ABC News’ Mary Bruce Reports:
SAN JUAN, Puerto Rico – In the first presidential address to Puerto Ricans since Kennedy’s visit in 1961, Obama courted voters in the U.S. island territory today, telling them that he’s committed to their self-determination. While the 3.7 million residence of Puerto Rico cannot vote in the general presidential election, the message could help him win support with Puerto Ricans in key swing states, such as Florida.
Today, Obama offered his support to allow residents of the island to determine their own future. “When the people of Puerto Rico make a clear decision, my administration will stand by you,” he told supporters at a welcoming ceremony at the airport in San Juan.
The issue of statehood continues to divide the Island. Roughly half of Puerto Ricans support it, the other half are satisfied to remain a commonwealth.
While the president is here on an official White House visit, elements of his speech sounded more like a campaign fundraiser.
“Puerto Rico, I don’t need to tell you that we’re not there yet. We’re not where we need to be. But in these challenging times, people on this island don’t quit. We don’t turn back. People in America don’t quit. We don’t turn back. We place our bets on entrepreneurs and on workers and on our families. We understand that there is strength in our diversity. We renew the American Dream. We have done it before. We will do it again. Muchas gracias,” Obama said.
As a commonwealth, Puerto Ricans have American citizenship, but lack voting representation in Congress and, while they can vote in a primary, they cannot cast votes in the general election. Today approximately 4.6 million Puerto Ricans live in the U.S., more than on the island itself, making them an increasingly important block of Hispanic voters.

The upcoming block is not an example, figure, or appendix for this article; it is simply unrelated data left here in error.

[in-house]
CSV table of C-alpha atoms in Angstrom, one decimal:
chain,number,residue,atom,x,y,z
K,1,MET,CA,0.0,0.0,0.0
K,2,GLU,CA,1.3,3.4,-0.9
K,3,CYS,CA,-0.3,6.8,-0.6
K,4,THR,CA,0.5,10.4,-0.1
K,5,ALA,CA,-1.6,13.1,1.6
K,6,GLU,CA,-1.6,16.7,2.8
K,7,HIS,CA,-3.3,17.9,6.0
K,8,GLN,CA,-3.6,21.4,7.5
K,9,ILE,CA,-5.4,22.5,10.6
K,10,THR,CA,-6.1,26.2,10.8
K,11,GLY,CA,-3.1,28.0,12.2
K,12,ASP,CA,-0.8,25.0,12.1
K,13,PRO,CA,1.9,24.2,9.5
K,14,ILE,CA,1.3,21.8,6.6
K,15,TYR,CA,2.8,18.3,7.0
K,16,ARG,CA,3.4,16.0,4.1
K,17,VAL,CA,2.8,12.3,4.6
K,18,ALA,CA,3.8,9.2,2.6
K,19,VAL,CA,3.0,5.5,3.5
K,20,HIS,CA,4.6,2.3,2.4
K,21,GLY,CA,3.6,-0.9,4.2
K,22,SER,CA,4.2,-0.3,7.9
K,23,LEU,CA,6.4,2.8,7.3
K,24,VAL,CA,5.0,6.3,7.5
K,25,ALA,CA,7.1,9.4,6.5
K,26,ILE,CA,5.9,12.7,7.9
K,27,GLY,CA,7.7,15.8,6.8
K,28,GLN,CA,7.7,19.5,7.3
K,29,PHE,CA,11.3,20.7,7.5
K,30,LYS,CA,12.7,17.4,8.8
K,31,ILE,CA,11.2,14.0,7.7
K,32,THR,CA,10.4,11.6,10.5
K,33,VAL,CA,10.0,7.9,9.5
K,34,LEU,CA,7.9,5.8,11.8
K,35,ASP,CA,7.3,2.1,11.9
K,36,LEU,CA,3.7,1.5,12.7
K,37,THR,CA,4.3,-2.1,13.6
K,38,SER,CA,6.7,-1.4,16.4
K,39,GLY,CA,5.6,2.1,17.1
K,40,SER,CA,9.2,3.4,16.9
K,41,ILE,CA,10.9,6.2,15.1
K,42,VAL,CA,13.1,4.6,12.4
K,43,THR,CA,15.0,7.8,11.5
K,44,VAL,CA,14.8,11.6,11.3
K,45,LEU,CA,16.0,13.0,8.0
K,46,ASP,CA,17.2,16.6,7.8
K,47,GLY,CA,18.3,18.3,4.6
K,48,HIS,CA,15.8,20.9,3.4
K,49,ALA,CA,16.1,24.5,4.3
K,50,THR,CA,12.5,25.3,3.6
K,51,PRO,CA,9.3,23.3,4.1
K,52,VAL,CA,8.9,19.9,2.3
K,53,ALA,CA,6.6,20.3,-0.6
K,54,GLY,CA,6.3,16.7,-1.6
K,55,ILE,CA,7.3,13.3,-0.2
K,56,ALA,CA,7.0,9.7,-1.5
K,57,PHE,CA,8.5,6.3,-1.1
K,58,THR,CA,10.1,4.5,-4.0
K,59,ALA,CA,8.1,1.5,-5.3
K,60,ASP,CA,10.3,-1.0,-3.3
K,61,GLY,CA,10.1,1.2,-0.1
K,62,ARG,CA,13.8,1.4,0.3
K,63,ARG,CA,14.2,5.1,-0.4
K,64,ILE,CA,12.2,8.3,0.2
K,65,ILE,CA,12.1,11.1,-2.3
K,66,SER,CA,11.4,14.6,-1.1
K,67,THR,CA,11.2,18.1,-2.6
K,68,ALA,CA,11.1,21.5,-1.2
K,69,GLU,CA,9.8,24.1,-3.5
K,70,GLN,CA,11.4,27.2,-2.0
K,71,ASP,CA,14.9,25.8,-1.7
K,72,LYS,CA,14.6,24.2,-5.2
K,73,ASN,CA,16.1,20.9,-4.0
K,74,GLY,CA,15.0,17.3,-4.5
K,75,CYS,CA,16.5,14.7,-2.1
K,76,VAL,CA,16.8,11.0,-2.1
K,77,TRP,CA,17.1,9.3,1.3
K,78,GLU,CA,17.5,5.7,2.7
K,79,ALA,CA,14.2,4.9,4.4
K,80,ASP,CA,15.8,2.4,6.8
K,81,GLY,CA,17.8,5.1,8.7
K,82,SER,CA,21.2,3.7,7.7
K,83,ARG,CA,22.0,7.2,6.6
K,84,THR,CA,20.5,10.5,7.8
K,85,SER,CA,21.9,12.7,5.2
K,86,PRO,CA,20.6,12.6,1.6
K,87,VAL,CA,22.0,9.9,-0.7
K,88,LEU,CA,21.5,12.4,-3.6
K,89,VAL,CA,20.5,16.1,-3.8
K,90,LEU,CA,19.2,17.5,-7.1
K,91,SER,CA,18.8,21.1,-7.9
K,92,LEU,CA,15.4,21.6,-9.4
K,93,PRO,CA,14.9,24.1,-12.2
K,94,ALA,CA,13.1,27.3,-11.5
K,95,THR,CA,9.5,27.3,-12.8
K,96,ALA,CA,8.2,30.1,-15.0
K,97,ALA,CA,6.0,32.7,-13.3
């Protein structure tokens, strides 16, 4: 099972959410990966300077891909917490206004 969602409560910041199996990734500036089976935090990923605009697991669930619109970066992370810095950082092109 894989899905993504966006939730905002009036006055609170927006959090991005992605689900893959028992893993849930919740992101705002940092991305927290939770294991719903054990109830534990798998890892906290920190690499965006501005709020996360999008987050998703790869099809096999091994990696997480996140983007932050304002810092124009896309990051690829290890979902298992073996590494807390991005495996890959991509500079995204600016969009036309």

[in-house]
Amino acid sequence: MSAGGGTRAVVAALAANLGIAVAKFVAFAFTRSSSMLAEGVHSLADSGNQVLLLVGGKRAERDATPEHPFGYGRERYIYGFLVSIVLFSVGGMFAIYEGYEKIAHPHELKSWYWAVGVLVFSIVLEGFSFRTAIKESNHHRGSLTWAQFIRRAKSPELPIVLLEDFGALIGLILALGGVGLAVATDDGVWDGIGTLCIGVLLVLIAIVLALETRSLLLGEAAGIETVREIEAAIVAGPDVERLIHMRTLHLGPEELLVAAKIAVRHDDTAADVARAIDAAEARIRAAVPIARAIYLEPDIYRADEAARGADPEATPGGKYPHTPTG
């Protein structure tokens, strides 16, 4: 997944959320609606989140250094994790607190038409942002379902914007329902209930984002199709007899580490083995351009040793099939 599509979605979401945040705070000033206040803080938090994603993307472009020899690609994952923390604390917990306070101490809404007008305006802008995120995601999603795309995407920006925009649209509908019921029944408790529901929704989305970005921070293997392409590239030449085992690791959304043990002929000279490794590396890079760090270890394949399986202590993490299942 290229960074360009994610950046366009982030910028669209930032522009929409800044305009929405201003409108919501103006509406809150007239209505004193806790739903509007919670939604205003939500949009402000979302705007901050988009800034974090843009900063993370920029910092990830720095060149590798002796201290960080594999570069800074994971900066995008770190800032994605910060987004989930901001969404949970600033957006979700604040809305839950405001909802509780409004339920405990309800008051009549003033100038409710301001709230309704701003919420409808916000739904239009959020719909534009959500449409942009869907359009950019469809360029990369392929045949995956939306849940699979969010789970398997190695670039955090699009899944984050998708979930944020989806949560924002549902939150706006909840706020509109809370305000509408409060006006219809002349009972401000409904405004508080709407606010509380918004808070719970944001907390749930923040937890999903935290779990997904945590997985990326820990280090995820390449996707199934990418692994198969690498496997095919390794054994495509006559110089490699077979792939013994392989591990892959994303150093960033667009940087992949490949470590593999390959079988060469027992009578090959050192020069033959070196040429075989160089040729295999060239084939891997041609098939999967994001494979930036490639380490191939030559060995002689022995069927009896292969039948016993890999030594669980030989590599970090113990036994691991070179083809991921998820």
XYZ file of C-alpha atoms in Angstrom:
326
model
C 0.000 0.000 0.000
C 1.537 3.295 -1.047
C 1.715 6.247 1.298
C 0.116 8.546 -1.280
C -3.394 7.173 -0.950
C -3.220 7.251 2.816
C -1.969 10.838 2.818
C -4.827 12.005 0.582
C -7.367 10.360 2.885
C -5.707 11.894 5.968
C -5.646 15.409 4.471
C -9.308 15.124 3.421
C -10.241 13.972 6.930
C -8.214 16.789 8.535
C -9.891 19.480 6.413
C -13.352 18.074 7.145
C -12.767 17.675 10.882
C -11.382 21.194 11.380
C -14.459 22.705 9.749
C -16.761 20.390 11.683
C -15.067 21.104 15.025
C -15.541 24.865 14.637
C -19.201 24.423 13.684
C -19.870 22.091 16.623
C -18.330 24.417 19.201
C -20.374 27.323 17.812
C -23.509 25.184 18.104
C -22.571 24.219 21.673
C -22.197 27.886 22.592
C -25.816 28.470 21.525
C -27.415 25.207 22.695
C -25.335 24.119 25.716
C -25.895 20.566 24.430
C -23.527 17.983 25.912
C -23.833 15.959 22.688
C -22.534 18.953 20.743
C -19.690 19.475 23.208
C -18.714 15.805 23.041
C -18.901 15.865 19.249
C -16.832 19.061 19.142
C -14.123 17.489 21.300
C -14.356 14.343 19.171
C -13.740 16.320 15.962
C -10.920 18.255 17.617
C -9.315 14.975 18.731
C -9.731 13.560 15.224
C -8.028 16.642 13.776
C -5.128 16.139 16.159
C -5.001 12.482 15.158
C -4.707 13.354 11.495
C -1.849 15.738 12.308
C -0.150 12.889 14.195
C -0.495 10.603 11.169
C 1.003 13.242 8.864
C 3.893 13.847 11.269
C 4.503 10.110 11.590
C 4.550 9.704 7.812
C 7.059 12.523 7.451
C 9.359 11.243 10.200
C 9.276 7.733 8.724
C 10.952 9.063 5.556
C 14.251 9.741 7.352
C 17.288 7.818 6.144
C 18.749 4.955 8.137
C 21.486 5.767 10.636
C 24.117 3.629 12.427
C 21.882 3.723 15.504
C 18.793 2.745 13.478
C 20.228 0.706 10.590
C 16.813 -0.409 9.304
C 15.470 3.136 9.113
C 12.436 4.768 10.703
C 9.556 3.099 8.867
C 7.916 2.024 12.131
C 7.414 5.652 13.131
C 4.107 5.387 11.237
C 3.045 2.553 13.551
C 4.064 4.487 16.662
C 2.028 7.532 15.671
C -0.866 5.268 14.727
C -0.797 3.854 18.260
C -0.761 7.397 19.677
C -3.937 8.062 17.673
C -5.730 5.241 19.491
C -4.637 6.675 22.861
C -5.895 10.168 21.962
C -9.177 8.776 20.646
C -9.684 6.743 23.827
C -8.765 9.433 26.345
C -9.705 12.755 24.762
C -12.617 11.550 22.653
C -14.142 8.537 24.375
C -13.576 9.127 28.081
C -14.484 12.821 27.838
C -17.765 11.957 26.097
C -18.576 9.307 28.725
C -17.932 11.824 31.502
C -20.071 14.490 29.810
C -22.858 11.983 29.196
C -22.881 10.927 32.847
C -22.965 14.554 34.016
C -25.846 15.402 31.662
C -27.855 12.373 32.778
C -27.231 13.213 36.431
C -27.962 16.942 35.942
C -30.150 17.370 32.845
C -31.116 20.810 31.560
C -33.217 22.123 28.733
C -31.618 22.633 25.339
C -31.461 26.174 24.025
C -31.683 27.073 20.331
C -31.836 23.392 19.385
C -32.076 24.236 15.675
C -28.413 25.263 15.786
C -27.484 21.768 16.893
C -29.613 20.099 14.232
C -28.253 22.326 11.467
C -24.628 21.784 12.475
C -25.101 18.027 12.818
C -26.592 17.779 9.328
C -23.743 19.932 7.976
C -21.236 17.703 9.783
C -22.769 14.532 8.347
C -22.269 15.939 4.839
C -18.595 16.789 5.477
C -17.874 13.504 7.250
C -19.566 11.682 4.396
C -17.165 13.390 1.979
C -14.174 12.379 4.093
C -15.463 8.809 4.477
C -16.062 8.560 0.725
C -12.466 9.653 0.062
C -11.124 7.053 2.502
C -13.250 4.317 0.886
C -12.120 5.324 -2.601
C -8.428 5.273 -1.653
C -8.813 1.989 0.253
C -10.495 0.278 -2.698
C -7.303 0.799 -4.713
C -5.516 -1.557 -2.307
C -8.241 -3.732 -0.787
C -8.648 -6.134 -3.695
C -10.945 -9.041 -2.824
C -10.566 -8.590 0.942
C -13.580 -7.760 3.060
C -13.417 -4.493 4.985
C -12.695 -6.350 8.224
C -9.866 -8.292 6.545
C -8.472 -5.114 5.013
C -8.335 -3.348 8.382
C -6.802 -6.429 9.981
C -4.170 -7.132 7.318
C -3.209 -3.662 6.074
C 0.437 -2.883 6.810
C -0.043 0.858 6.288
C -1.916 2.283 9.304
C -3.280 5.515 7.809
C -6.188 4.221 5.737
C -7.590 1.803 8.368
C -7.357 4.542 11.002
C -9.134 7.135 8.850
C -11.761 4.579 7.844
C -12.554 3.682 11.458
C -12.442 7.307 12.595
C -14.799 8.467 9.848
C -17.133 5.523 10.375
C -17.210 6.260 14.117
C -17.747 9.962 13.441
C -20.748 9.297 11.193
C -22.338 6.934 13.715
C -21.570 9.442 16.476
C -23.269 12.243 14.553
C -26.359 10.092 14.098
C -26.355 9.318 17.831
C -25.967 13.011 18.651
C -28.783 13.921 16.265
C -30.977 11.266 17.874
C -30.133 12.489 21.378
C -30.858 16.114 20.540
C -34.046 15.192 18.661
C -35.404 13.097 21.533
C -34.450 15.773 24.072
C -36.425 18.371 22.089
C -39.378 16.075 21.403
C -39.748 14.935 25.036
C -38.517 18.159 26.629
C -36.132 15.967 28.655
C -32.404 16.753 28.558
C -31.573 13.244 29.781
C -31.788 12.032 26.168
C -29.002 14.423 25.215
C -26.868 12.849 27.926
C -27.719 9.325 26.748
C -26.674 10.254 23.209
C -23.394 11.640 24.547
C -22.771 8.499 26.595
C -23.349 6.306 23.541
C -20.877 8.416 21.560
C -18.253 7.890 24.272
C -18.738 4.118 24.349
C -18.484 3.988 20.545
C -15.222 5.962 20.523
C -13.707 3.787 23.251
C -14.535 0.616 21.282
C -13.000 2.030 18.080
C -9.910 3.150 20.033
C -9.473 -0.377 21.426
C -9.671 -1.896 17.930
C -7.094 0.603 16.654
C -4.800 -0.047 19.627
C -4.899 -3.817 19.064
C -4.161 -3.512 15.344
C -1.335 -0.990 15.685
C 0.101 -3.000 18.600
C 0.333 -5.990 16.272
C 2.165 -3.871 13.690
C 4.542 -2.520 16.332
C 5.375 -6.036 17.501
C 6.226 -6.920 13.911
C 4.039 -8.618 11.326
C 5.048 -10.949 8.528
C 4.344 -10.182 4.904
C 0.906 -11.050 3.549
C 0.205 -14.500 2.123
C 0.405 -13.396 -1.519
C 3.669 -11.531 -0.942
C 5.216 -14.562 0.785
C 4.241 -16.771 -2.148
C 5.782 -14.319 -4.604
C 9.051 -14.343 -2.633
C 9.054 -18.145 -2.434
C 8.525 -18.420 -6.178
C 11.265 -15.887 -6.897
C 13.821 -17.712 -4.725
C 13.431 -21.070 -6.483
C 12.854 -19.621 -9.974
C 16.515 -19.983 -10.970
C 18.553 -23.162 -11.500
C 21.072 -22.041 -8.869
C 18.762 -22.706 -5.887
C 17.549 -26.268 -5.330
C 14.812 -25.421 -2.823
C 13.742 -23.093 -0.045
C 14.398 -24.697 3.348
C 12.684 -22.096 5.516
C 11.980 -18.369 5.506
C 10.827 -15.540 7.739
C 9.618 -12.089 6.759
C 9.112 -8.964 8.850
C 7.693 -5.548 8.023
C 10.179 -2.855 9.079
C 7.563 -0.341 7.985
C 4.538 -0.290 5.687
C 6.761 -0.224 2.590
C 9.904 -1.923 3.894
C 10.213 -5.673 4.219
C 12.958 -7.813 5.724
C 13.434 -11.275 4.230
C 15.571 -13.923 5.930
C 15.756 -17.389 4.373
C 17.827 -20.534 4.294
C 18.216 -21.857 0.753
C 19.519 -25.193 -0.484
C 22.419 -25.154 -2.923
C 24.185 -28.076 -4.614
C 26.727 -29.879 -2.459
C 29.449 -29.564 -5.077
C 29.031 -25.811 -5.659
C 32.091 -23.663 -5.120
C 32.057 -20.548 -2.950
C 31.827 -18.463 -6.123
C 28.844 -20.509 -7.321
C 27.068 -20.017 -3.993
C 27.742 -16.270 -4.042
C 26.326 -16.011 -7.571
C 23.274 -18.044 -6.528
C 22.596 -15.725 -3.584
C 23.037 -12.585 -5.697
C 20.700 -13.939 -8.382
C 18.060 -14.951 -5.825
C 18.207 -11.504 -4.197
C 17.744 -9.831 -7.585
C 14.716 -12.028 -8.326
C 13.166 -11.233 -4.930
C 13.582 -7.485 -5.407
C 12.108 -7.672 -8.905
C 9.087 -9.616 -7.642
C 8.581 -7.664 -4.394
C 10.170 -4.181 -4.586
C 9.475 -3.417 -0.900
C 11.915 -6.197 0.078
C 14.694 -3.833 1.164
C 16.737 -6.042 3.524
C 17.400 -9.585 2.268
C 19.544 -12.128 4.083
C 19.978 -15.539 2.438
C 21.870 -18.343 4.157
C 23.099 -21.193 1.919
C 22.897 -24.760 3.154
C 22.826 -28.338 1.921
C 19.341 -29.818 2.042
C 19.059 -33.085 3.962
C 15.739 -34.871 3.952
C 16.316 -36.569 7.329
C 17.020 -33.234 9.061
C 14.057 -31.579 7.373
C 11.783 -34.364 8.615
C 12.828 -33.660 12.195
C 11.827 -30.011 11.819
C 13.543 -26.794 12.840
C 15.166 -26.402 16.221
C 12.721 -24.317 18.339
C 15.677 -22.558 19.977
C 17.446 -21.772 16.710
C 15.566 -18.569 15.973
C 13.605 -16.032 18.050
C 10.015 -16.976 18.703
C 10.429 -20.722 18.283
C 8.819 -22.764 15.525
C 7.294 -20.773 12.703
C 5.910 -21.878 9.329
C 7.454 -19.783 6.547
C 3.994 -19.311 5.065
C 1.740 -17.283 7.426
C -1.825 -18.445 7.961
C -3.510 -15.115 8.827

The president also highlighted Puerto Ricans who have impacted American society, including Marc Anthony, who attended today’s event, J.J. Barea, and the many who serve in the U.S. military.
“Every day, Boricuas help write the American story,” the president said.
Obama is the first president to address Puerto Ricans directly since President Kennedy’s visit in 1961. Presidents Ford and Johnson both visited the island after that, but on business not directly related to Puerto Rico.
This, however, is not Obama's first time on the island. He visited during the 2008 campaign and today said he was fulfilling his promise to return.
“When I ran for President, I promised to include Puerto Rico not just on my itinerary, but also in my vision of where our country needs to go. And I am proud to say that we’ve kept that promise, too,” Obama said.
After his remarks, Obama visited La Fortaleza, the historic governor’s mansion, with Republican Governor Luis Fortuno.
The president also made a surprise stop at the Kasalta Bakery for lunch, a well-known neighborhood restaurant near the beaches of San Juan. Obama chose to have the specialty, a medianoche sandwich, a ham, pork, swiss cheese, pickle and mustard sandwich on sweet bread. He was joined by Senator Alejandro Garcia Padilla, the President of the Popular Democratic Party of Puerto Rico.